Review: The Salt Roads by Nalo Hopkinson

Open Road Media’s re-release of Nalo Hopkinson’s The Salt Roads

61X3kzdN2YLReleased originally in November 2004, this novel has been re-released in electronic format by Open Road Media Sci-Fi & Fantasy, January 27, 2015.

A cross between Fantasy, Science Fiction and Historical commentary, The Salt Roads follows the lives of several black women at moments in history.

The characters, all part of the same person spread across time, are all caught in stories of racial bias, slavery and prostitution and live battered lives as they try to rise above their surroundings. The story begins in the Caribbean, among slaves brought over from Africa to work in the fields. The slaves are trying to remember their heritage and survive in an environment of brutality and casual death. The death of a still born child brings several slaves together as they begin to discuss revolution to find their freedom.

The story then shifts to a Haitian actress performing on the stage in Paris, where she becomes the mistress of author Baudelaire. The freedom searched for here is img-hopkinsonsaltroads_115516330795economic freedom as this aspect of the character tries to find a way to survive without the sponsorship of a wealthy nobleman or businessman.

The story then jumps back to ancient Egypt, to a slave and prostitute living in Alexandria. The slave escapes and ends up wandering in the desert without much food or water for the rest of her life, searching for a purpose in the early Christian church.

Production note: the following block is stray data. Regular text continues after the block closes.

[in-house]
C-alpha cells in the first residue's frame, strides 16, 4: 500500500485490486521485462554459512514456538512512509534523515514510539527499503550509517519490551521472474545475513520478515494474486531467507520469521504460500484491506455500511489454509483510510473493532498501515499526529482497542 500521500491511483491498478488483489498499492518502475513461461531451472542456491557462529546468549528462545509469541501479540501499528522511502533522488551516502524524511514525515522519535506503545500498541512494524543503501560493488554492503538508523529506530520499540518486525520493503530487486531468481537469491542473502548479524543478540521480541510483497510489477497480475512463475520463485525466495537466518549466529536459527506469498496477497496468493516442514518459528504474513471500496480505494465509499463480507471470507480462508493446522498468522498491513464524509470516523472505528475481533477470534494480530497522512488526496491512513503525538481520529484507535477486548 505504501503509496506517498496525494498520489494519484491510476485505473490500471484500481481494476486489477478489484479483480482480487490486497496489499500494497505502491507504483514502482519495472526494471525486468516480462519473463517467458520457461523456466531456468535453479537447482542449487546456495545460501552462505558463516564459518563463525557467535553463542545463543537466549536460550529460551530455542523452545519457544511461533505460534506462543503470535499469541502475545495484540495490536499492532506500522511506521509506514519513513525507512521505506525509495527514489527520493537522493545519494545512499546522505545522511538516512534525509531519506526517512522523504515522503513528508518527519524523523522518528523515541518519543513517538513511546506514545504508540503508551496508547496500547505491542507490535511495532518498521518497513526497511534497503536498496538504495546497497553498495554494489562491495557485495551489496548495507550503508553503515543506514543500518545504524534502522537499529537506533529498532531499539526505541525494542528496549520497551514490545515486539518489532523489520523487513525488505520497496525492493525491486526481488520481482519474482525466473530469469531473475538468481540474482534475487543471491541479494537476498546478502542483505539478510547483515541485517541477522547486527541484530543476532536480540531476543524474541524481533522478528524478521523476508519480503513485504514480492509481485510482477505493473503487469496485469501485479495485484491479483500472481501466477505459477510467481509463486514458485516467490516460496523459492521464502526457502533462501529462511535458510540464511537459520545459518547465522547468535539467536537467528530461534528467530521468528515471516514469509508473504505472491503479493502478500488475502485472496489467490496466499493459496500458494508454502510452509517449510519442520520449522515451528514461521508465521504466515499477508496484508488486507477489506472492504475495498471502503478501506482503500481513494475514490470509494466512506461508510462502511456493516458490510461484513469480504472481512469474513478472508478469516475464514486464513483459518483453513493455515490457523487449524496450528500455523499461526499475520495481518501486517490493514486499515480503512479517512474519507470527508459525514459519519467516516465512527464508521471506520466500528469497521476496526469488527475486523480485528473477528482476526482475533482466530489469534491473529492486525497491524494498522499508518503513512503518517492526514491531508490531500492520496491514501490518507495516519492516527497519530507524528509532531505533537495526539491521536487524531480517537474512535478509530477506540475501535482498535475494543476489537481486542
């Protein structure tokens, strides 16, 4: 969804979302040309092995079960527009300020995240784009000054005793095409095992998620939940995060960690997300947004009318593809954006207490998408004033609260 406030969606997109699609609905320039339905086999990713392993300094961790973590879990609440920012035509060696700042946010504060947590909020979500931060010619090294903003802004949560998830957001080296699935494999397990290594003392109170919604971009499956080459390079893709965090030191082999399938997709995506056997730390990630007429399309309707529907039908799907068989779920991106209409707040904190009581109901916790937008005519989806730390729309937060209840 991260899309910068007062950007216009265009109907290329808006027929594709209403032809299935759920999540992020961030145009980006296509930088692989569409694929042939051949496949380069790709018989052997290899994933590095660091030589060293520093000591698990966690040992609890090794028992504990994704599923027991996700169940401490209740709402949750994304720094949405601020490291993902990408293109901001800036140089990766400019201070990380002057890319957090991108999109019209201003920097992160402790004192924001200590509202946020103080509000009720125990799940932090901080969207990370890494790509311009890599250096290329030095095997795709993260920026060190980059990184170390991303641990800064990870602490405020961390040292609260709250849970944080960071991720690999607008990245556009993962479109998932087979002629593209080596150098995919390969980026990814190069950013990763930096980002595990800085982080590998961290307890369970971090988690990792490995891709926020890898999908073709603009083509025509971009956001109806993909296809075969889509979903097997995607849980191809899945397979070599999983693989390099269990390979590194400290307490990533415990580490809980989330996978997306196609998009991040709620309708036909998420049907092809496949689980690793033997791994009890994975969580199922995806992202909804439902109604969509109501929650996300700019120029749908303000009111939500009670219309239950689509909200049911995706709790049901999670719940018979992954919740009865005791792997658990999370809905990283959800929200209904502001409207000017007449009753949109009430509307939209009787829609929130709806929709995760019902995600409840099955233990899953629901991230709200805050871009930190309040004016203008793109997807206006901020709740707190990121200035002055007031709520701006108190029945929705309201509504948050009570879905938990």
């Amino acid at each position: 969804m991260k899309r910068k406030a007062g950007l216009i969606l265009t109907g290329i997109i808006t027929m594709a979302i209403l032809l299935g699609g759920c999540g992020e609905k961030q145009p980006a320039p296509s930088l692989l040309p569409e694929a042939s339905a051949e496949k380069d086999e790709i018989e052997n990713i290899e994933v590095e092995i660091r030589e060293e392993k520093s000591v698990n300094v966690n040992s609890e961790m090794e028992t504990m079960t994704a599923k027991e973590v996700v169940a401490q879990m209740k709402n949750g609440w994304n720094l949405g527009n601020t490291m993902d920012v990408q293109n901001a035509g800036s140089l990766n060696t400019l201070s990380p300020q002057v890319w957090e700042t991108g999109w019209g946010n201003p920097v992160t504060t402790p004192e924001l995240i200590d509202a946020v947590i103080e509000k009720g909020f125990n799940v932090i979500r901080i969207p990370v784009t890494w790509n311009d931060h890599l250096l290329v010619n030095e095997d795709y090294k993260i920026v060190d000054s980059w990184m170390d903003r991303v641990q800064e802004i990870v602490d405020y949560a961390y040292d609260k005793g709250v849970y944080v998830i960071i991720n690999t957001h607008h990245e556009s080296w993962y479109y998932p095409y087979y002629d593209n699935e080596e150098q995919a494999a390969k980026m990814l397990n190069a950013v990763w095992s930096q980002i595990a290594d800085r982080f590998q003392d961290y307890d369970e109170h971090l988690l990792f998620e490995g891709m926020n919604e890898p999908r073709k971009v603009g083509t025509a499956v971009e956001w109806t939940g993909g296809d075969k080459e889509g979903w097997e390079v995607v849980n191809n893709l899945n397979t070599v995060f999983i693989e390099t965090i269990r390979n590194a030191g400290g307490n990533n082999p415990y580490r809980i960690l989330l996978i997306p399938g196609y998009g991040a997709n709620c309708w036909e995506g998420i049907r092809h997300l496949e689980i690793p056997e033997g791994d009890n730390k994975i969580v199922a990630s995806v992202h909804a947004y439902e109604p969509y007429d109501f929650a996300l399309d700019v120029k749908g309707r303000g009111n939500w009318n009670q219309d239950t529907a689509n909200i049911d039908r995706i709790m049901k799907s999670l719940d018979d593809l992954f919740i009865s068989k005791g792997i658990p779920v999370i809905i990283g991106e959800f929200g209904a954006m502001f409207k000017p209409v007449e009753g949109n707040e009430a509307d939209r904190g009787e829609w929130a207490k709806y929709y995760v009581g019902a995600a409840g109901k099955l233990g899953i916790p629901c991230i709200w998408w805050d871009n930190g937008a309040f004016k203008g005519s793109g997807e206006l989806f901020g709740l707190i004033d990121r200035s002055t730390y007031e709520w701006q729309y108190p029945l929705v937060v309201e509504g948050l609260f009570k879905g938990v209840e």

As a historical commentary or commentary of the plight of African slaves, this novel is well written and well researched. The prose is clean and intelligent. However from the standpoint of an ongoing story line, there is little to hold it together other than the fact that all the characters are connected by an ancient goddess of fertility and life. The characters do not know about each other, and aside from brief instances of speech by the Goddess, there is little continuity from one time period to another.

As a novel about the problems of black people across time, it works. As a story to be read to reach some final climax, not so much.

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